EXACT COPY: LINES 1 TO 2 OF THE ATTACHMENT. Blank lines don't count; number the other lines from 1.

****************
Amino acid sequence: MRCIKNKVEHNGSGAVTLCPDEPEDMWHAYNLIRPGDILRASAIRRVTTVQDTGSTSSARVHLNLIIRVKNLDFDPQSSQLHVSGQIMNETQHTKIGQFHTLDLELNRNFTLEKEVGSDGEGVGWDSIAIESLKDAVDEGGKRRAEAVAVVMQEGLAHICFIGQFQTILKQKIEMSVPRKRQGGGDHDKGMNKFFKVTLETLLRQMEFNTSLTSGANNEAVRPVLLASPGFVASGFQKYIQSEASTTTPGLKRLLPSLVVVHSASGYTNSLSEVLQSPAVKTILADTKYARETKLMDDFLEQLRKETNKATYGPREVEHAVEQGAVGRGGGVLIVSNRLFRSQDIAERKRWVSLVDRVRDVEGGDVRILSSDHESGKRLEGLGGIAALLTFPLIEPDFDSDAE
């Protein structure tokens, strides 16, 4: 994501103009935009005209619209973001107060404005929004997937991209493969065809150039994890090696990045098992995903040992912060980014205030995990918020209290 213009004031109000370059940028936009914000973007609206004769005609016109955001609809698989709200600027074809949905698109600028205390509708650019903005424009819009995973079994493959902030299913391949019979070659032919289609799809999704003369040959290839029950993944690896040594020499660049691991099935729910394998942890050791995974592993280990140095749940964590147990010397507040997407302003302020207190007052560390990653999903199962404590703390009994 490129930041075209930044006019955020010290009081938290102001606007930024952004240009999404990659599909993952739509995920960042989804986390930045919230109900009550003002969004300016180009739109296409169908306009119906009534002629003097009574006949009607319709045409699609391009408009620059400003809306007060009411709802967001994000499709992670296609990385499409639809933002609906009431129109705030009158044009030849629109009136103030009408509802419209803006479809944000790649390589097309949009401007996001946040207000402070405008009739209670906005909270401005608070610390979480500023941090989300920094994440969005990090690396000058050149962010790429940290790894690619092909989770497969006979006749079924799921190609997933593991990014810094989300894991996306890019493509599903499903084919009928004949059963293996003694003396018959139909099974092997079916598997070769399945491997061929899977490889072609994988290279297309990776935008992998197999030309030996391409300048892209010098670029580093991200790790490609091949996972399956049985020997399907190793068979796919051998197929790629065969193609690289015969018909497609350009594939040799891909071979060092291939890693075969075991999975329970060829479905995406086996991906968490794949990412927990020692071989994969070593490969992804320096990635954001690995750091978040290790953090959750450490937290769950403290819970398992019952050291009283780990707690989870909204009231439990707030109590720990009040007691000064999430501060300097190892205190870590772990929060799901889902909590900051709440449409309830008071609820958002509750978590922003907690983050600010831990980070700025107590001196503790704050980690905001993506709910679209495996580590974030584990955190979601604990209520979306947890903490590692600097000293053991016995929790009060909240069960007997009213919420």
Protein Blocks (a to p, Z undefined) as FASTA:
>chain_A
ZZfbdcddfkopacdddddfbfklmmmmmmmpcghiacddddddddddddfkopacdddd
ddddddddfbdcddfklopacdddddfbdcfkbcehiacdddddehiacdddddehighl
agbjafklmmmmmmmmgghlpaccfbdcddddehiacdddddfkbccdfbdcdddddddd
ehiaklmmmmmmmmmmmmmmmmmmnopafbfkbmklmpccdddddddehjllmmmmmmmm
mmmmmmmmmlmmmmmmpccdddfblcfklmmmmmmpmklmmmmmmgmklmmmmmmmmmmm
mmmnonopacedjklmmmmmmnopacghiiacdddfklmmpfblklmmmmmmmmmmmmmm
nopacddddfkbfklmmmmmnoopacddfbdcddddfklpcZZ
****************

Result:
Amino acid sequence: MRCIKNKVEHNGSGAVTLCPDEPEDMWHAYNLIRPGDILRASAIRRVTTVQDTGSTSSARVHLNLIIRVKNLDFDPQSSQLHVSGQIMNETQHTKIGQFHTLDLELNRNFTLEKEVGSDGEGVGWDSIAIESLKDAVDEGGKRRAEAVAVVMQEGLAHICFIGQFQTILKQKIEMSVPRKRQGGGDHDKGMNKFFKVTLETLLRQMEFNTSLTSGANNEAVRPVLLASPGFVASGFQKYIQSEASTTTPGLKRLLPSLVVVHSASGYTNSLSEVLQSPAVKTILADTKYARETKLMDDFLEQLRKETNKATYGPREVEHAVEQGAVGRGGGVLIVSNRLFRSQDIAERKRWVSLVDRVRDVEGGDVRILSSDHESGKRLEGLGGIAALLTFPLIEPDFDSDAE
């Protein structure tokens, strides 16, 4: 994501103009935009005209619209973001107060404005929004997937991209493969065809150039994890090696990045098992995903040992912060980014205030995990918020209290 213009004031109000370059940028936009914000973007609206004769005609016109955001609809698989709200600027074809949905698109600028205390509708650019903005424009819009995973079994493959902030299913391949019979070659032919289609799809999704003369040959290839029950993944690896040594020499660049691991099935729910394998942890050791995974592993280990140095749940964590147990010397507040997407302003302020207190007052560390990653999903199962404590703390009994 490129930041075209930044006019955020010290009081938290102001606007930024952004240009999404990659599909993952739509995920960042989804986390930045919230109900009550003002969004300016180009739109296409169908306009119906009534002629003097009574006949009607319709045409699609391009408009620059400003809306007060009411709802967001994000499709992670296609990385499409639809933002609906009431129109705030009158044009030849629109009136103030009408509802419209803006479809944000790649390589097309949009401007996001946040207000402070405008009739209670906005909270401005608070610390979480500023941090989300920094994440969005990090690396000058050149962010790429940290790894690619092909989770497969006979006749079924799921190609997933593991990014810094989300894991996306890019493509599903499903084919009928004949059963293996003694003396018959139909099974092997079916598997070769399945491997061929899977490889072609994988290279297309990776935008992998197999030309030996391409300048892209010098670029580093991200790790490609091949996972399956049985020997399907190793068979796919051998197929790629065969193609690289015969018909497609350009594939040799891909071979060092291939890693075969075991999975329970060829479905995406086996991906968490794949990412927990020692071989994969070593490969992804320096990635954001690995750091978040290790953090959750450490937290769950403290819970398992019952050291009283780990707690989870909204009231439990707030109590720990009040007691000064999430501060300097190892205190870590772990929060799901889902909590900051709440449409309830008071609820958002509750978590922003907690983050600010831990980070700025107590001196503790704050980690905001993506709910679209495996580590974030584990955190979601604990209520979306947890903490590692600097000293053991016995929790009060909240069960007997009213919420």